While it might feel like it, nobody is losing a child. In fact, what parents lose are their expectations, their security in their social standing, and their presumptions about sex and gender – any of which can be a traumatic experience. What parents can discover is a deeper kind of love and courage and a stronger family bond that can share in the joy of a happier child.

There are both national and local groups that can and will help your family. An experienced therapist will most likely have the resources you’re in need of. WPATH is a good place to start looking for an experienced professional who might point your family in the right direction. Additionally, if you are a trans kid or parent of a trans kid, you can reach out to a group of moms who are supportive of their gender-diverse kids.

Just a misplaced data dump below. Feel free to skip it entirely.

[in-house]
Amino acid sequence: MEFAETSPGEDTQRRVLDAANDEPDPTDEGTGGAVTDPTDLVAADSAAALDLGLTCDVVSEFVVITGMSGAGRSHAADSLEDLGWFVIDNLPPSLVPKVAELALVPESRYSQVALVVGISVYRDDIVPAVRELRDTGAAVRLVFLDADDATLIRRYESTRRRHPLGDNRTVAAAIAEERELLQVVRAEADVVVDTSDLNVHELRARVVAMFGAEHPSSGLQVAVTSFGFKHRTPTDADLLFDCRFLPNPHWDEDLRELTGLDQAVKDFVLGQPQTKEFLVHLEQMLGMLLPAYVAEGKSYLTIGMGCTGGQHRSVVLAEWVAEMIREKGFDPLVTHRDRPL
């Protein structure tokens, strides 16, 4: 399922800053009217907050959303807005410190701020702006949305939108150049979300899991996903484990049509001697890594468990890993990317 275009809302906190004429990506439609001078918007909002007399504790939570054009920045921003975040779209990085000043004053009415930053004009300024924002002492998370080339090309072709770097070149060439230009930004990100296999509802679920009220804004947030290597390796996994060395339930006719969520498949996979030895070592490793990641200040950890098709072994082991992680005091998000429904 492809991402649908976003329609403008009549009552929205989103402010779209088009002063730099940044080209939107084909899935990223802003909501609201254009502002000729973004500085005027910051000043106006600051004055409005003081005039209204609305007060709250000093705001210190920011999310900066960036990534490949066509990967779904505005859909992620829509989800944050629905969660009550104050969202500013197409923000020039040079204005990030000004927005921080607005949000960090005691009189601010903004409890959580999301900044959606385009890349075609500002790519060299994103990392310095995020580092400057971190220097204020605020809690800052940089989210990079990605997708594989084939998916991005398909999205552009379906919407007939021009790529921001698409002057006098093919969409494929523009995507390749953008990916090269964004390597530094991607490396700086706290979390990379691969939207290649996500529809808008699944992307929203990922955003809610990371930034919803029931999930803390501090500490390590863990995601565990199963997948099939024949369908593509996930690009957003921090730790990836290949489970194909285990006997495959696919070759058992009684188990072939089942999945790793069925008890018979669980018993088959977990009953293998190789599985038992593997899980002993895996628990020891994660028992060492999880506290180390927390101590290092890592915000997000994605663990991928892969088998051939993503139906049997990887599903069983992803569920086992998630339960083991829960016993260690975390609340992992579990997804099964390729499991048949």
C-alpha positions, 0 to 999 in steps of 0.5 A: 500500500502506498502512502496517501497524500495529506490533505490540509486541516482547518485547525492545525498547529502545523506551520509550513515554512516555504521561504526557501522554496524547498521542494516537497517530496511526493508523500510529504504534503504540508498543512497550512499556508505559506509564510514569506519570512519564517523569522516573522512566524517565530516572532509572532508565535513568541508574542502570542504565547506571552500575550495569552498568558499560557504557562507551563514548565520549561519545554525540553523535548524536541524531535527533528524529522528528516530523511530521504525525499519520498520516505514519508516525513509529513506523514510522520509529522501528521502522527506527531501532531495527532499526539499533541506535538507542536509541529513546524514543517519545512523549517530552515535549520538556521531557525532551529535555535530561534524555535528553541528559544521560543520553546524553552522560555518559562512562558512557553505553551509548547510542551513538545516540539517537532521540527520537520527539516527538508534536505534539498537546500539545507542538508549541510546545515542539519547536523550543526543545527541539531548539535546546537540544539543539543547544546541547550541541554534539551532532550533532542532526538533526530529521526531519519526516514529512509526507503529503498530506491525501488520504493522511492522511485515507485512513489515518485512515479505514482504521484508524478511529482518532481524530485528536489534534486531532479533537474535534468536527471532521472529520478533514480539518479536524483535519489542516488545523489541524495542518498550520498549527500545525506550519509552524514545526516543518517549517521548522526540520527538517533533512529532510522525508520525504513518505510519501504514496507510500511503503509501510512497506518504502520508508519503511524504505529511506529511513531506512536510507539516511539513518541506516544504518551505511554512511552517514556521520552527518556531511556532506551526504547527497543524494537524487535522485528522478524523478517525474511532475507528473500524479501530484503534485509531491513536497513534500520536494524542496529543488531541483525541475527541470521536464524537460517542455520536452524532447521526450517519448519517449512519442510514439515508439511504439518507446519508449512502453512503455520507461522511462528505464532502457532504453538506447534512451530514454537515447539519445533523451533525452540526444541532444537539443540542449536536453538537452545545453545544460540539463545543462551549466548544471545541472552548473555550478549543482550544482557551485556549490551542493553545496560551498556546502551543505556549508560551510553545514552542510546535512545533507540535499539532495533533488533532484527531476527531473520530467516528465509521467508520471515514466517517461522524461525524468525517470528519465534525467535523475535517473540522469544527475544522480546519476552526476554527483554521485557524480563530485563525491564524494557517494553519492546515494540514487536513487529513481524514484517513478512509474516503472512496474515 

Why is gender such a big deal to society?

Gender is a foundation upon which people create a social persona. For many, the experience of gender feels innate, but it’s not exactly as simple as all of that. While gender identity – the way we experience our own bodies – seems innate from our earliest memories, the stories we tell each other about that experience aren’t. Those stories are culturally influenced and the stereotypical gender roles we are taught to assume are social constructs governed by cultural norms. A girl subjectively experiences her sexed attributes to be female and thus she easily accepts the stories our culture tells her about what that means in our society. This indoctrination system is in no small way, part of the bedrock of our culture.